Instructional Strategies

Deaf Culture

Larry Stewart: Reverse Mainstreaming Trend

Larry Stewart was the superintendent of Illinois School for the Deaf (ISD) for two years before this interview and has since accepted a position at Gallaudet University. During his time at ISD he found himself in a battle for the schools survival and, although ISD's survival was critical, he felt the fight was for more than one residential school. He wants to reverse the trend toward putting deaf children in "regular" public school classrooms. This trend began in the mid-'70s after the passage of PL 94-142. Some of Mr. Stewart's arguments,that he gave in an interview with World Around You editor Cathryn Carroll for reversing the mainstreaming trend follow:

Carroll, Cathryn (1989). Larry Stewart: Reverse Mainstreaming Trend.The Deaf American, 39(3), 11-12.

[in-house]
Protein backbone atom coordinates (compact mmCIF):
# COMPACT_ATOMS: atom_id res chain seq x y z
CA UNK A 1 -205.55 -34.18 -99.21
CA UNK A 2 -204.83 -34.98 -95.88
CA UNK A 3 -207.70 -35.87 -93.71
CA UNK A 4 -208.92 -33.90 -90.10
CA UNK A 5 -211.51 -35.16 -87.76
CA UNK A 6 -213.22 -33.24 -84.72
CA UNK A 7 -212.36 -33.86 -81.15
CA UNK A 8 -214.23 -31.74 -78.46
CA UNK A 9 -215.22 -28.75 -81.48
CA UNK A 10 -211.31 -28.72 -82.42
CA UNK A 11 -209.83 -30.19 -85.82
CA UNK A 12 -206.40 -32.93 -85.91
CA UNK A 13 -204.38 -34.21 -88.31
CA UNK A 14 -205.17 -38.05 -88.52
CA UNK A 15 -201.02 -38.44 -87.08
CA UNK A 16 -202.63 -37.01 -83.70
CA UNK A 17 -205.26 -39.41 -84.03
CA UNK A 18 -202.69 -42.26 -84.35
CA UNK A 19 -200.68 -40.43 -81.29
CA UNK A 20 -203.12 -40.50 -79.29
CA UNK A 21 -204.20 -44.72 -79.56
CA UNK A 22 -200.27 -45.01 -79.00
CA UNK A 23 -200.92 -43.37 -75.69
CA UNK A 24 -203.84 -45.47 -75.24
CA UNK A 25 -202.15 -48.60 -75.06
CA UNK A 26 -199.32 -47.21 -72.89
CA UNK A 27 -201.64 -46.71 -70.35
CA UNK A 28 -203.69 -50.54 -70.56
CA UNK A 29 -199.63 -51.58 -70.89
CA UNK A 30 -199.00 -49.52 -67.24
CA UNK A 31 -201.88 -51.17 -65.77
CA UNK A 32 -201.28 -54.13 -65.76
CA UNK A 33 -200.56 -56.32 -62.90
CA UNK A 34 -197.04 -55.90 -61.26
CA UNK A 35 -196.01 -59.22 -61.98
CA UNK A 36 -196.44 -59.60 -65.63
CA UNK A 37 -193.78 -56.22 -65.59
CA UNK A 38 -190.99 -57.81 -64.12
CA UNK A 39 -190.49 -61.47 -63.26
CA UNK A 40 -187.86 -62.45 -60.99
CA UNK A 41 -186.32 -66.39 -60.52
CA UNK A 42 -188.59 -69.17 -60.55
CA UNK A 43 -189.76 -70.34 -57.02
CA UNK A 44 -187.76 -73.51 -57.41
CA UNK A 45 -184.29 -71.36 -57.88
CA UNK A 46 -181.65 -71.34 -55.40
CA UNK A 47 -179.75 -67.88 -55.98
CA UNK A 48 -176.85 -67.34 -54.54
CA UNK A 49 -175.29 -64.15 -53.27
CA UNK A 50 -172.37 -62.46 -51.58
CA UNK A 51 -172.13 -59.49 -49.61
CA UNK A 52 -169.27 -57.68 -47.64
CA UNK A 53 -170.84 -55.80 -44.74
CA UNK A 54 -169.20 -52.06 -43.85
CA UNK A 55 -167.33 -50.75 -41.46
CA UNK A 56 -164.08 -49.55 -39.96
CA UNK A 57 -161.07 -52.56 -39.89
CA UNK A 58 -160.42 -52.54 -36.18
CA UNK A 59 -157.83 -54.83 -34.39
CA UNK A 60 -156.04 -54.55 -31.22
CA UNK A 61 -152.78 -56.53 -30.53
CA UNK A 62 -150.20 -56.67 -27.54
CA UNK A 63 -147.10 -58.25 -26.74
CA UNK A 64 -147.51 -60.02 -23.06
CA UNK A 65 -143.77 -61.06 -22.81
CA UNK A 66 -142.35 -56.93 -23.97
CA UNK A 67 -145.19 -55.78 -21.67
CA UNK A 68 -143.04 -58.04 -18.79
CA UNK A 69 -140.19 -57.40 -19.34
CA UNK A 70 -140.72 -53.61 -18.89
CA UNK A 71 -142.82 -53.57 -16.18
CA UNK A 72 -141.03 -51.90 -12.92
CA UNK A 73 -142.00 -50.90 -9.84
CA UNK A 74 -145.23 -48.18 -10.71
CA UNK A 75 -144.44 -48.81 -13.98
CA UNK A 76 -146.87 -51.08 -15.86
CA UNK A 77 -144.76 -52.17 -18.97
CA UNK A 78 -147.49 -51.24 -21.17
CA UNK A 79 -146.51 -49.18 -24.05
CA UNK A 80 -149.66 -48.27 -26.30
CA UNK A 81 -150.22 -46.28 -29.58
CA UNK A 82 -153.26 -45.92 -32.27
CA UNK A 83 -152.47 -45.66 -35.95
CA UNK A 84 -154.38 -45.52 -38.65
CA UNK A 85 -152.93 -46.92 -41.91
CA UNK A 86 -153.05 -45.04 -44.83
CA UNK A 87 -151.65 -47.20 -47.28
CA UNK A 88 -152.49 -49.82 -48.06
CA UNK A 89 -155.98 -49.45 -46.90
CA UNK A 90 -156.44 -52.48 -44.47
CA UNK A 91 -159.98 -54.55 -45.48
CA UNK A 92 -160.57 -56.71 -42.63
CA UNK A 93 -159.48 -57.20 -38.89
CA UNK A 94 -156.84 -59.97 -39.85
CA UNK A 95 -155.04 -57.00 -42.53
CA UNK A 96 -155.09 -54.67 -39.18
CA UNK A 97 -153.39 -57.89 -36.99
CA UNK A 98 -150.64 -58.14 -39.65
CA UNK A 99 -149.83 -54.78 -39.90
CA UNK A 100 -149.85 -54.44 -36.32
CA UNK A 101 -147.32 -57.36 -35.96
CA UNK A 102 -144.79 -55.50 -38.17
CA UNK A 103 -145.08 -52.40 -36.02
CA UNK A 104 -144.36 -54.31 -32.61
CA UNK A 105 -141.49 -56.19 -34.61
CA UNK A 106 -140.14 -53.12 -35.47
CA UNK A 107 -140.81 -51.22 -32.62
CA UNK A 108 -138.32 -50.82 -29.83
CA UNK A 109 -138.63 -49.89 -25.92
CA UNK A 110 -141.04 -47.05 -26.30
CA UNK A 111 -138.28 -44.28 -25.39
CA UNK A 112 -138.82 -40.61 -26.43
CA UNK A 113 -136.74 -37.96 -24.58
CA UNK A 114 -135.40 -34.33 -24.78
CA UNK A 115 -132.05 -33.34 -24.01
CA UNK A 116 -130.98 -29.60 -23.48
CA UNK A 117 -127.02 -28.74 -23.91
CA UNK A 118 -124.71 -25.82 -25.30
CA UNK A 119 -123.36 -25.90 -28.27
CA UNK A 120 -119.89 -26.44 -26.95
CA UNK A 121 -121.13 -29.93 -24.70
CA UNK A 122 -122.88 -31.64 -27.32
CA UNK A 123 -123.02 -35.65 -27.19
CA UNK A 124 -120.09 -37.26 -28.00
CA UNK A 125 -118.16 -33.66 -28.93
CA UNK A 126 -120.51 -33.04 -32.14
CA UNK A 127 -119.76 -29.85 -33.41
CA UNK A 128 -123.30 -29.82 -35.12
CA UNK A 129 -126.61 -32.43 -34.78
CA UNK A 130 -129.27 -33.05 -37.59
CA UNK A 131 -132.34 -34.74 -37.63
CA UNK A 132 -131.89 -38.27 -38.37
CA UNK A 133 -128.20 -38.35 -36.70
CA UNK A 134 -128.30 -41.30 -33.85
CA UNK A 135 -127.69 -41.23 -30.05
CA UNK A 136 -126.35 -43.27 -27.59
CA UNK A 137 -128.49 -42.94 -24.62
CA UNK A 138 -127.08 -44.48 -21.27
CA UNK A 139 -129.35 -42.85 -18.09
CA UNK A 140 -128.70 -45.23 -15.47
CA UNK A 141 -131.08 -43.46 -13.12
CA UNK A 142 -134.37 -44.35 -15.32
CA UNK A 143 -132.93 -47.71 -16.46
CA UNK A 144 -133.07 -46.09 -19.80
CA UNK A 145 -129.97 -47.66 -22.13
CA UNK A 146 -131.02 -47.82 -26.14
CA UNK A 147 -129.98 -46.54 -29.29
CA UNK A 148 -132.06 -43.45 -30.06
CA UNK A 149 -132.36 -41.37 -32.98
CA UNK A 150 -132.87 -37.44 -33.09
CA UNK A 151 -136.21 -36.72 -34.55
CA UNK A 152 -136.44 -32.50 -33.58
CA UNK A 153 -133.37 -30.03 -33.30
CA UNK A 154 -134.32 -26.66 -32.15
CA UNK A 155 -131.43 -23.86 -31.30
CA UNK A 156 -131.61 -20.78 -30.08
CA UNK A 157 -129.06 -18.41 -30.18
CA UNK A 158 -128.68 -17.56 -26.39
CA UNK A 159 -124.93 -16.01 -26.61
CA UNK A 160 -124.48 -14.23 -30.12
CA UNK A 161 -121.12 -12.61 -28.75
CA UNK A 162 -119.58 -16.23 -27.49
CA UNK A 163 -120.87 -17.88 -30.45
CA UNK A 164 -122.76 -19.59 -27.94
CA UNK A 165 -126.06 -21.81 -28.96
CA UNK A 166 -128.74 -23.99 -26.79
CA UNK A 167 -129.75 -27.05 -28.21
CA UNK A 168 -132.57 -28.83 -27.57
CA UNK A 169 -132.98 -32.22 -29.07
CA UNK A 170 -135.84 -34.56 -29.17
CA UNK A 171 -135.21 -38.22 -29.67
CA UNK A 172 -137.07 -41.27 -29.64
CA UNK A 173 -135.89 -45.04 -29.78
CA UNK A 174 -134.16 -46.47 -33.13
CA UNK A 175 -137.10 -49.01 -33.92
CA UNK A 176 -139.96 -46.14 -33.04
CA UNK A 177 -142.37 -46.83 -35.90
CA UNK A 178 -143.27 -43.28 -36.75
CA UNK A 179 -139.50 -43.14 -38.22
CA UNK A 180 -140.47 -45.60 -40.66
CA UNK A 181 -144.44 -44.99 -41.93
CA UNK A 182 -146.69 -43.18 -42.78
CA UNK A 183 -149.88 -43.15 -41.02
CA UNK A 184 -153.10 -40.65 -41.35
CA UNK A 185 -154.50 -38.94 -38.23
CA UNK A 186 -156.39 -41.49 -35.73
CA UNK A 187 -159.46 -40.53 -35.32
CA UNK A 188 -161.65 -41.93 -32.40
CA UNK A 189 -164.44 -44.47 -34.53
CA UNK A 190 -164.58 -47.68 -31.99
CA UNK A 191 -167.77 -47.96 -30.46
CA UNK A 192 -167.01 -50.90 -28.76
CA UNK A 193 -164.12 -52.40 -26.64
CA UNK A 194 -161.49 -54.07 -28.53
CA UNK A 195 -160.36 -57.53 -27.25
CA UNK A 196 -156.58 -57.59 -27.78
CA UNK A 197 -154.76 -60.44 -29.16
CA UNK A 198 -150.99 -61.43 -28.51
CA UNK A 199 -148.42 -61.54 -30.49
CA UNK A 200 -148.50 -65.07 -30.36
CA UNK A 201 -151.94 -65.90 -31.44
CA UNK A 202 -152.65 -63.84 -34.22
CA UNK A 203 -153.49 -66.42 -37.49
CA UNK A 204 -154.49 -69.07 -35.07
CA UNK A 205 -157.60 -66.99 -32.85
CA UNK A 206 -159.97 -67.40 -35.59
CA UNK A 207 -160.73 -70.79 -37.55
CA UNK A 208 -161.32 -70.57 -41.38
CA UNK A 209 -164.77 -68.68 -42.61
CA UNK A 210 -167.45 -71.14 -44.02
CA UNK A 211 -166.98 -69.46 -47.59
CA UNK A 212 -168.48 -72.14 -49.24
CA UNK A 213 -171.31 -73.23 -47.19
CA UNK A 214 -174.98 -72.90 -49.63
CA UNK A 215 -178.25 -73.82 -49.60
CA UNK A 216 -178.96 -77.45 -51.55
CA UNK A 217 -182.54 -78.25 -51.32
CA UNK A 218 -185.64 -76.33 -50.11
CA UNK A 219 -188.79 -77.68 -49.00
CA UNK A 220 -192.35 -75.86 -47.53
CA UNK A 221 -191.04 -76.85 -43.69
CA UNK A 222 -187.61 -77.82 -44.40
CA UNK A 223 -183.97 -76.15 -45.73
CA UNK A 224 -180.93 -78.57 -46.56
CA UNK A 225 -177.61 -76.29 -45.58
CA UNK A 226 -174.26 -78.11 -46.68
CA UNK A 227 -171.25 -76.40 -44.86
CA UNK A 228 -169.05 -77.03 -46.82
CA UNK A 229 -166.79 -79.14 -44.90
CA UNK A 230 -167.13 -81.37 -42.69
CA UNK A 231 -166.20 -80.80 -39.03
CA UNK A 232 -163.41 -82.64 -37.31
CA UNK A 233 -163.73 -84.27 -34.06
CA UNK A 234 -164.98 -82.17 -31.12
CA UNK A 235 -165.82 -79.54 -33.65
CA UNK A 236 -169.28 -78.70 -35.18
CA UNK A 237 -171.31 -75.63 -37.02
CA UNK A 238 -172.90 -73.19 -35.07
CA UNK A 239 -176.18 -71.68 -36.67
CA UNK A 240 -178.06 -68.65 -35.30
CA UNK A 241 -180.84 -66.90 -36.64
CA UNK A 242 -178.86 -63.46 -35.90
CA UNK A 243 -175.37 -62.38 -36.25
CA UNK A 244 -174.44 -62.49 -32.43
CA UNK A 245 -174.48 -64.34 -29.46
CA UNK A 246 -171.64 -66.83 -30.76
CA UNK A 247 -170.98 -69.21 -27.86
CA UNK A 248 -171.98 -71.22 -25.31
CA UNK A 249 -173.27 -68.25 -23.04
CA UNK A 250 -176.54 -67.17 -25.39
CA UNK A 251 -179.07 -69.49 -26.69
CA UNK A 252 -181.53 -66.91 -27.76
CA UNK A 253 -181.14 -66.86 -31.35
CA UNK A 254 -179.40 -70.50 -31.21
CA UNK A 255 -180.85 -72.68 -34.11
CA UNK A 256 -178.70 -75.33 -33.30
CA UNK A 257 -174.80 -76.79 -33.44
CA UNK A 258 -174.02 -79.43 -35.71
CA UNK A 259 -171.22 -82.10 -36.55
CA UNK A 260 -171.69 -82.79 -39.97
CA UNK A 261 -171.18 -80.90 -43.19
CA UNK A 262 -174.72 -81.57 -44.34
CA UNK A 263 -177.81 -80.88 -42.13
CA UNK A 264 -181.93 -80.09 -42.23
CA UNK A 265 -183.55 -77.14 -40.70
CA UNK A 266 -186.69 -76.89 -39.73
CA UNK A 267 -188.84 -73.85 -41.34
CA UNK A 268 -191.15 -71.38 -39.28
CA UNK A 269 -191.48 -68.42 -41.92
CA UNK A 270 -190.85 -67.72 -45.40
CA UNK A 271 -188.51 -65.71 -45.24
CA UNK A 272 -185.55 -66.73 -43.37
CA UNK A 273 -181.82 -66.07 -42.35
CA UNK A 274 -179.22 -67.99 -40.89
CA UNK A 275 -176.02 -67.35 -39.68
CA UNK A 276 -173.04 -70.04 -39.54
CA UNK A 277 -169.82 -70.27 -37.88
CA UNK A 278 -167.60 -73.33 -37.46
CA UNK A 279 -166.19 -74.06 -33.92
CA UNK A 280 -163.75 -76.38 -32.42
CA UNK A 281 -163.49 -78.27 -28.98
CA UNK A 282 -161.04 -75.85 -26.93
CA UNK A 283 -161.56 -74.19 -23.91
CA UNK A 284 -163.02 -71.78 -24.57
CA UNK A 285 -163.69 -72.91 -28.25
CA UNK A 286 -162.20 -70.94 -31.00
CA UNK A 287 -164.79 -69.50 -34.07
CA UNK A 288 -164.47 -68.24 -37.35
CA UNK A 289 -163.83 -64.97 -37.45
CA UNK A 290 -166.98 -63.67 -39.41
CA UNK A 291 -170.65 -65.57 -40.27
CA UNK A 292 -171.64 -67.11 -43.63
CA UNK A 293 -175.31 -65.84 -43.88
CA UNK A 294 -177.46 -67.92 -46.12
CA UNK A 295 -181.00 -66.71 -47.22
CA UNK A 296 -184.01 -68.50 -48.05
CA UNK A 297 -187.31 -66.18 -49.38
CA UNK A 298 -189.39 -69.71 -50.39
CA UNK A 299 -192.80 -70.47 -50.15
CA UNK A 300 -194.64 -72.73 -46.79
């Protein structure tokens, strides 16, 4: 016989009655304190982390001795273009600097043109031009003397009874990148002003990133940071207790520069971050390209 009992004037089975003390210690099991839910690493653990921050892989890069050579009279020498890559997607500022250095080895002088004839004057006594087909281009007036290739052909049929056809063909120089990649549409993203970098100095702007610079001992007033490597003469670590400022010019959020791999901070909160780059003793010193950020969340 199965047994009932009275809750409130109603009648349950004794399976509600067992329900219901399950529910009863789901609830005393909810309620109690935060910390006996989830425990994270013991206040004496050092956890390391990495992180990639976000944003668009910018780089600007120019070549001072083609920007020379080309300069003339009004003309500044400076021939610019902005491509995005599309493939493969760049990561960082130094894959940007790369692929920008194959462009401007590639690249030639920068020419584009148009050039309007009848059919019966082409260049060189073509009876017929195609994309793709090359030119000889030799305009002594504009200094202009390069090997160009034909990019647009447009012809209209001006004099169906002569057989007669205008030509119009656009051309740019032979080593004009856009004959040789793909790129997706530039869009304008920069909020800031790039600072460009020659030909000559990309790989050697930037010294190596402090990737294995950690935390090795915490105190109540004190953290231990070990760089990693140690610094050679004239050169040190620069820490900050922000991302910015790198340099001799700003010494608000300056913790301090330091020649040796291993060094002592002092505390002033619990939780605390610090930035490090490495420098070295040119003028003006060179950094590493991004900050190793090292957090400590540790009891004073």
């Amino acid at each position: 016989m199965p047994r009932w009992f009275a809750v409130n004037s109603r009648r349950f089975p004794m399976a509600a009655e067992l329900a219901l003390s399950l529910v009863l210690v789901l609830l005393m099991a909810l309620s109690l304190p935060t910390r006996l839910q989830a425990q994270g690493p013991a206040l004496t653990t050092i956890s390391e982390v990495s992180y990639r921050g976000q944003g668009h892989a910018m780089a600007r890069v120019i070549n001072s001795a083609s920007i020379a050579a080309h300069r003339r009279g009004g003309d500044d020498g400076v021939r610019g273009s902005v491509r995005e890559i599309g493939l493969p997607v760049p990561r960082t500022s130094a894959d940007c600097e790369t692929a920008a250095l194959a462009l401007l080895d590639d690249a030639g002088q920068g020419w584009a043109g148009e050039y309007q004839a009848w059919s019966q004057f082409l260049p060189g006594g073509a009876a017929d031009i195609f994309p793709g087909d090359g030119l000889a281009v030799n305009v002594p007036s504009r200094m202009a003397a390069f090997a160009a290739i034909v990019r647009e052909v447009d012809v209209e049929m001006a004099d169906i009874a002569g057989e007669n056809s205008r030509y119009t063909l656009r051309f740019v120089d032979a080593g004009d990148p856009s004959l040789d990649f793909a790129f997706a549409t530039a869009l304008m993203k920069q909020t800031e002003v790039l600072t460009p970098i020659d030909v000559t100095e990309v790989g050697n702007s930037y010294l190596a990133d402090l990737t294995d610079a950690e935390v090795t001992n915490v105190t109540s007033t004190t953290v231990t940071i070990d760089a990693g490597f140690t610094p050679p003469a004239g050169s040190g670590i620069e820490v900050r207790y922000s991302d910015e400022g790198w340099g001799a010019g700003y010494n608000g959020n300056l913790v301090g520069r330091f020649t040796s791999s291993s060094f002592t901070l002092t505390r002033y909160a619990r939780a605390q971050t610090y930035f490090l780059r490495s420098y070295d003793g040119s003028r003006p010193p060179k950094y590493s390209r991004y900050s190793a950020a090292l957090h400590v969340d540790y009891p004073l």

There are many things to consider about what Larry Stewart has to say, especially in the area of Deaf culture. It is not something to be addressed in one hour long lesson. It is our students lives every single day. Not only our instruction but our actions should make our students feel proud of who they are and what they can achieve- ANYTHING! I think cultural knowledge and pride is learned much more naturally in the residential setting. That just means that those of us who teach the deaf in "regular" schools have our work cut out for us. Our students need deaf adult role models, time to interact socially with their peers and involvement in any and all community events. Children start forming their self concept at an early age and a very few deaf children go to a residential school until they are older. I have developed a theme unit on deaf culture that I will use in my classroom year around. Please take a look and use any and all ideas you find useful!